What is an ISA?
An Individual Savings Account (ISA) is a type of savings or investment account where you can save or invest entirely tax-free.
Each year, the Government sets an ISA allowance which represents the maximum amount you can save or invest via ISA accounts. In the current tax year (2020/21 tax year), the ISA limit is set at £20,000.
What are the different types of ISA?
There are currently five different types of ISA, four of which are subject to the individual £20,000 ISA allowance and available to adults only (16+). The Junior ISA is subject to its own separate limit and available to those under 18 only – see below for further detail.
A Cash ISA is just like a standard cash savings account except no tax is payable on income generated via the accounts.
Cash ISAs will typically fall into one of three buckets: 1) easy-access, 2) fixed rate savings and 3) variable rate savings.
The interest rates paid in easy access ISAs are generally lower but come with the added flexibility of enabling cash withdrawal at any point.
Fixed interest accounts give you a guaranteed interest rate, which is typically higher, but requires you to lock in your cash for a set period of time. Whilst some fixed accounts will allow you to withdraw early in exchange for a penalty fee, others simply won’t allow withdrawal during the fixed term.
Variable interest accounts will pay a rate of interest which typically varies as the Bank of England base rate changes. Commonly, fixed interest ISAs will convert into variable rate ISAs once the initial term has passed.
Stocks and shares ISA
A stocks and shares ISA can be used to acquire individual company shares, funds, bonds, investment trusts or ETFs.
Most of the major online share dealing platforms allow you to invest via a stocks and shares ISA (e.g. Hargreaves Lansdown, Fidelity, AJ Bell YouInvest or Interactive Investor). Both dividends and capital appreciation on investments held in a stocks and shares ISA are tax-free and do not have any impact on your dividend or capital gains allowances.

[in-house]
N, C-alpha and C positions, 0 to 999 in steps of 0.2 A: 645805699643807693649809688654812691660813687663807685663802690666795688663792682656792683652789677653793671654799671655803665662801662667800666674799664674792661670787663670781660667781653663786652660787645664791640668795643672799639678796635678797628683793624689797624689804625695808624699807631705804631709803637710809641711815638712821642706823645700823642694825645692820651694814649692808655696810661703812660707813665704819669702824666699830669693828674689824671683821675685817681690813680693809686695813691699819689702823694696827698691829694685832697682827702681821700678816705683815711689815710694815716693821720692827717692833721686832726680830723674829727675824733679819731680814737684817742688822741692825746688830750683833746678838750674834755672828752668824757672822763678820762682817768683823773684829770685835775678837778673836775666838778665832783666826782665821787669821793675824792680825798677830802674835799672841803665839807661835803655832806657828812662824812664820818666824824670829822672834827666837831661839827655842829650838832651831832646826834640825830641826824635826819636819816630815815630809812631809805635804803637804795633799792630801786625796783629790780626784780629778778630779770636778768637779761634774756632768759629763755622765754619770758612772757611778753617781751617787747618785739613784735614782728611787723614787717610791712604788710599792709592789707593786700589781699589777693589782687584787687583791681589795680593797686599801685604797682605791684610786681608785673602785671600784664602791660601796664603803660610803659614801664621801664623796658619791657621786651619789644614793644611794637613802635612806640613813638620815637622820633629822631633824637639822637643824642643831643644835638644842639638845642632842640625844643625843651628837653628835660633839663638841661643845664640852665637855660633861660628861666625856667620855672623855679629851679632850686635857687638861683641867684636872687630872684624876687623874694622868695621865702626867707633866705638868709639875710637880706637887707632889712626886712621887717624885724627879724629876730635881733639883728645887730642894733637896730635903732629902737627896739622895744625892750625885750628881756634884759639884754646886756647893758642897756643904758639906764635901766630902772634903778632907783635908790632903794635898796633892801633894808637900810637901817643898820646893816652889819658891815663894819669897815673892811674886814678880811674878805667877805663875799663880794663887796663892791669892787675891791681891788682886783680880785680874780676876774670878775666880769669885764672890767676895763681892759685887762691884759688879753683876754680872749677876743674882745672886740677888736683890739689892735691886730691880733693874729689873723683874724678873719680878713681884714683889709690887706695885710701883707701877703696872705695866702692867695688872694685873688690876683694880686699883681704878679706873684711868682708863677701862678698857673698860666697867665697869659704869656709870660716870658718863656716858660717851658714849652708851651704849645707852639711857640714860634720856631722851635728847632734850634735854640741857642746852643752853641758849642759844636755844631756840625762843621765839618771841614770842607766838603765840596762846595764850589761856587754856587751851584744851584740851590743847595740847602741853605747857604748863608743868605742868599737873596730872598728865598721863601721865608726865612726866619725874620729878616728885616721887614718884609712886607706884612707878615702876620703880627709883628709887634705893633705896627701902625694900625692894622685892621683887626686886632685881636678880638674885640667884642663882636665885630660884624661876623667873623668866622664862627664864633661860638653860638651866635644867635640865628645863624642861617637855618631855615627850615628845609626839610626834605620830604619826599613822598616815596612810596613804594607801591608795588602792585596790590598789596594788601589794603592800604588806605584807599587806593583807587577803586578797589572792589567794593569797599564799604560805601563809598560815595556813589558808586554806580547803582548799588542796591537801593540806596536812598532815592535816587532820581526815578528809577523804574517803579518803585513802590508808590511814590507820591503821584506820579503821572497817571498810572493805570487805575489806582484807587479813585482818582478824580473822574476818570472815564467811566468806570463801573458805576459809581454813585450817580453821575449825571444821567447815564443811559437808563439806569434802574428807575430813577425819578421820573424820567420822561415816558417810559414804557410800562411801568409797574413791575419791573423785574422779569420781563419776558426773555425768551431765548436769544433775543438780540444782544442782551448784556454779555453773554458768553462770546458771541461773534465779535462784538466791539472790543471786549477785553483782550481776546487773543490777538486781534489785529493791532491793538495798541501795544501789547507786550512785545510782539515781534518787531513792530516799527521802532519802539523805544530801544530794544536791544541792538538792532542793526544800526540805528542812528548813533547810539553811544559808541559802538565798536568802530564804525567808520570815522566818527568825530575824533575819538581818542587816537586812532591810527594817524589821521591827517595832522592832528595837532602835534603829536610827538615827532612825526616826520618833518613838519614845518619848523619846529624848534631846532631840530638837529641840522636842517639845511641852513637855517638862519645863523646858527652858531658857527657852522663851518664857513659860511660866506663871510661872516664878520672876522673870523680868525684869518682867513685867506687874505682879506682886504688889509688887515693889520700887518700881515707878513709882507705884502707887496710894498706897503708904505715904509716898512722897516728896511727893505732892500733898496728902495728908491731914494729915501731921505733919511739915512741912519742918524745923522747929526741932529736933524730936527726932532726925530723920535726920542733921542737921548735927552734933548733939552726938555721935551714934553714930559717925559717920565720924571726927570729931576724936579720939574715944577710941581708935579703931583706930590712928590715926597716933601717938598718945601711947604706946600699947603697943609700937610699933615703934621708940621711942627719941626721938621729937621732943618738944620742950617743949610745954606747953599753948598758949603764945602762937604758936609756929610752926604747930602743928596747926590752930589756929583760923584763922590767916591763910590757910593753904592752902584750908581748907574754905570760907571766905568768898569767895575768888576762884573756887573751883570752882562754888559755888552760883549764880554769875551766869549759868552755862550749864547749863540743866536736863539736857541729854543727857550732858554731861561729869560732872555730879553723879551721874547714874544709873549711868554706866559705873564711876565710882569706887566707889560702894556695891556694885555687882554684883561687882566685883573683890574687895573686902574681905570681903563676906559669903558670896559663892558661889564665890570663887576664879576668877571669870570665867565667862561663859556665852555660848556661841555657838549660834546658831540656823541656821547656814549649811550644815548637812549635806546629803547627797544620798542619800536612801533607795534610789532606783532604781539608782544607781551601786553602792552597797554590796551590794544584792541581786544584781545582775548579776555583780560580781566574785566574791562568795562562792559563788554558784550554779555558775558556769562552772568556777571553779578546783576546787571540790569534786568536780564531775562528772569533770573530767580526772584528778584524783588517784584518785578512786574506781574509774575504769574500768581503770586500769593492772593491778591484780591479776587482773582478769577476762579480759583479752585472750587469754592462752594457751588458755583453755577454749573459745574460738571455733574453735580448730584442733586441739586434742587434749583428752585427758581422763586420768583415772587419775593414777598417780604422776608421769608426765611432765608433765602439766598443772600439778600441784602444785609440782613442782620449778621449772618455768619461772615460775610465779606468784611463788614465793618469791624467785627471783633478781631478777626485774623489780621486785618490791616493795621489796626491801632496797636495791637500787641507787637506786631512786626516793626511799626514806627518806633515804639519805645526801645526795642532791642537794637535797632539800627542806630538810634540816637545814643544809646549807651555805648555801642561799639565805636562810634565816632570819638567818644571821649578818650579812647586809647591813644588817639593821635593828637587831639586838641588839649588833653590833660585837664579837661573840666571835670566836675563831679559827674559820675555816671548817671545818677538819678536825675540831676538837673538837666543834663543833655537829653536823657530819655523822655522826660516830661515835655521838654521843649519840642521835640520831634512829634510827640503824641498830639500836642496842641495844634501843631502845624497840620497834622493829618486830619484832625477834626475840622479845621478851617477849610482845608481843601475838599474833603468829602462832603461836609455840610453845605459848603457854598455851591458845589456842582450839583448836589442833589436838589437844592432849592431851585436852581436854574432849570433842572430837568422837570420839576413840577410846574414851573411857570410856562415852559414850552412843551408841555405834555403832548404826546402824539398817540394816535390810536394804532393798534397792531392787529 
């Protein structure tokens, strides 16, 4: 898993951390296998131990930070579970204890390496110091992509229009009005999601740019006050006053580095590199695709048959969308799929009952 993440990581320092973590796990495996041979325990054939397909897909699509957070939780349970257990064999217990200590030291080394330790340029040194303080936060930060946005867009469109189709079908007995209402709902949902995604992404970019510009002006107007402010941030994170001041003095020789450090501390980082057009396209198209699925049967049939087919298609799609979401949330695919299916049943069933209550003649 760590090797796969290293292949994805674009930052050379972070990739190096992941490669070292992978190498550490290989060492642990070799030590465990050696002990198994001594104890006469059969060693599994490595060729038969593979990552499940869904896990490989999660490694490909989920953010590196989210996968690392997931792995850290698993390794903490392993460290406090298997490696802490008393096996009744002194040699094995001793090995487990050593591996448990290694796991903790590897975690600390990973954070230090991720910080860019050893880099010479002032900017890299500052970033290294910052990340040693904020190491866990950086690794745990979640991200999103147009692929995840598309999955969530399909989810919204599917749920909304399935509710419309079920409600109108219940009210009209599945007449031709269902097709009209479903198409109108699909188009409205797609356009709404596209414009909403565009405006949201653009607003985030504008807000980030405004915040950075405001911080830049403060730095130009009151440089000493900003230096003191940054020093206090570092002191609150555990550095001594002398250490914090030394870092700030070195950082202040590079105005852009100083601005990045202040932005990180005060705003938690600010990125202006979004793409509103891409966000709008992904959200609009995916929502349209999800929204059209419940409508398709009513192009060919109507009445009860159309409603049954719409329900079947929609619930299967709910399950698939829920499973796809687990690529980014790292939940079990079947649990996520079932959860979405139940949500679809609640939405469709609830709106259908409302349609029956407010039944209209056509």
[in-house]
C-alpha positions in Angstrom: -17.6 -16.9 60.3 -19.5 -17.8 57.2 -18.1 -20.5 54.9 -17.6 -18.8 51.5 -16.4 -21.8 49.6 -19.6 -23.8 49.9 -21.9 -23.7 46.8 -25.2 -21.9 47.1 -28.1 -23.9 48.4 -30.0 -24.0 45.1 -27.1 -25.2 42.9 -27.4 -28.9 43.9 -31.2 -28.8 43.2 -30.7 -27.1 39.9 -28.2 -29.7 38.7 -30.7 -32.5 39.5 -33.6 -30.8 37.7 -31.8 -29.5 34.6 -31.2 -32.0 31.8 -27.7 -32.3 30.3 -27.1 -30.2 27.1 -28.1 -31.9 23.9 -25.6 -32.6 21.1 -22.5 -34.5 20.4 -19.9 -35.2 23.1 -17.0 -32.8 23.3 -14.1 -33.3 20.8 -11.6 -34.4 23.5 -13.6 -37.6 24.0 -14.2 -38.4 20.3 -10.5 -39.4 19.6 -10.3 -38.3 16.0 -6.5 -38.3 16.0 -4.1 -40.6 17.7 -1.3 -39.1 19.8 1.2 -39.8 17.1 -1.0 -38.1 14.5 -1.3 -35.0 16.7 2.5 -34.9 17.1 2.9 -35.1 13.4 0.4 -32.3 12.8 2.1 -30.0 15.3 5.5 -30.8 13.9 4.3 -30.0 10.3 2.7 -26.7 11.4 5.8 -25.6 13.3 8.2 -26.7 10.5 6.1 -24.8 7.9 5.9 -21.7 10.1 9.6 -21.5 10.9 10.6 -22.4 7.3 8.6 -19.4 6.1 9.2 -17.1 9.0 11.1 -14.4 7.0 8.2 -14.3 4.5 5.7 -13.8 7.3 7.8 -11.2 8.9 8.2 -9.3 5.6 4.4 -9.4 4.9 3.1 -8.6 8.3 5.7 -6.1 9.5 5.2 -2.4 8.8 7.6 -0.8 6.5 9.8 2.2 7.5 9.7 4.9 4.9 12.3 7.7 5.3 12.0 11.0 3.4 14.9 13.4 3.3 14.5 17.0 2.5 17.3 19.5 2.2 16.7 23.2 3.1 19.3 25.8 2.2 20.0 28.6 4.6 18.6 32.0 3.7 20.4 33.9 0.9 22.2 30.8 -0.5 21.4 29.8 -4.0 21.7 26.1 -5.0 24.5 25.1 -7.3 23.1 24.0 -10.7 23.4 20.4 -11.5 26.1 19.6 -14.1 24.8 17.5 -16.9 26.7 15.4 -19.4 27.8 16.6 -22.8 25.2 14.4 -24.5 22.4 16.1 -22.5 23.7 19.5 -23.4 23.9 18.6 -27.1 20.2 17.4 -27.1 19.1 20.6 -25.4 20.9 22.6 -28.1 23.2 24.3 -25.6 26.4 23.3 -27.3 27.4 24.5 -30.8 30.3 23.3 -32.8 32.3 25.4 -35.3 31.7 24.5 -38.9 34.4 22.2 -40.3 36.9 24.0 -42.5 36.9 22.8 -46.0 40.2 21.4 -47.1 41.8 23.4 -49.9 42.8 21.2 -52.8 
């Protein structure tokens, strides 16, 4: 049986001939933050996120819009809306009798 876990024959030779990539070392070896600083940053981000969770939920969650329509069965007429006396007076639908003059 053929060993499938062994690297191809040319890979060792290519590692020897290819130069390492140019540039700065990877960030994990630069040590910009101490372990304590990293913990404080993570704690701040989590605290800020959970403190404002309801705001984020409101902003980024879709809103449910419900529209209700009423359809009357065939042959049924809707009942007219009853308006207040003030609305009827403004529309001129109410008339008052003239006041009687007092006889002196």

As with such investments made outside of an ISA, the recommended holding time for such investments is 3+ years as whilst equity markets can fluctuate, they have historically risen over time.
Innovative Finance ISA (IFISA)
Innovative Finance ISAs were launched in the 2016/17 tax year to encourage private investors to invest in peer-to-peer lending platforms such as Loanpad or Kuflink. Peer-to-peer lending (also known as P2P) was pioneered in the UK with the launch of Zopa in 2005.
Peer-to-peer lending involves matching private investors with borrowers who wish to take out loans. Different peer-to-peer firms concentrate on different types of borrowers (e.g. private individuals seeking funds for home improvements, businesses seeking working capital loans or property developers looking for development finance). When you invest in peer-to-peer lending, you acquire a proportion of a loan to one of these borrowers. For example, a property development loan of £0.5 million may be financed by 10,000 investors who each have a £50 share of the loan.
Some platforms enable you to self-select your loans and perform your own due diligence (e.g. AblRate), others automatically spread your funds across a large portfolio of loans to borrowers deemed creditworthy by the platform (e.g. Loanpad) and some platforms offer both options (e.g. Assetz Capital, Kuflink).
Many peer-to-peer investment platforms have mechanisms to allow you to exit your investment prior to the end of the underlying loan term, though such features are subject to sufficient investor demand driving liquidity.
Peer-to-peer lending is riskier than leaving your money in a bank savings account as whilst loans may be secured against underlying assets, there is no FSCS protection. However, to compensate for this increased risk, peer-to-peer loans features the potential for higher returns. For example, Loanpad currently offers a ‘classic’ account in which you can invest up to £20,000 at 4.0%. The account features daily access, subject to sufficient investor demand. Whilst this is not guaranteed, Loanpad has so far been able to maintain this offering throughout the recent Coronavirus crisis.
The FCA has imposed a limit of 10.0% of investable assets for new private investors in P2P. This limit is intended to protect private investors who may not necessarily fully understand the risks involved. We believe that peer-to-peer lending has a strong future as an asset class, but agree that the 10.0% guideline is a sensible level of exposure.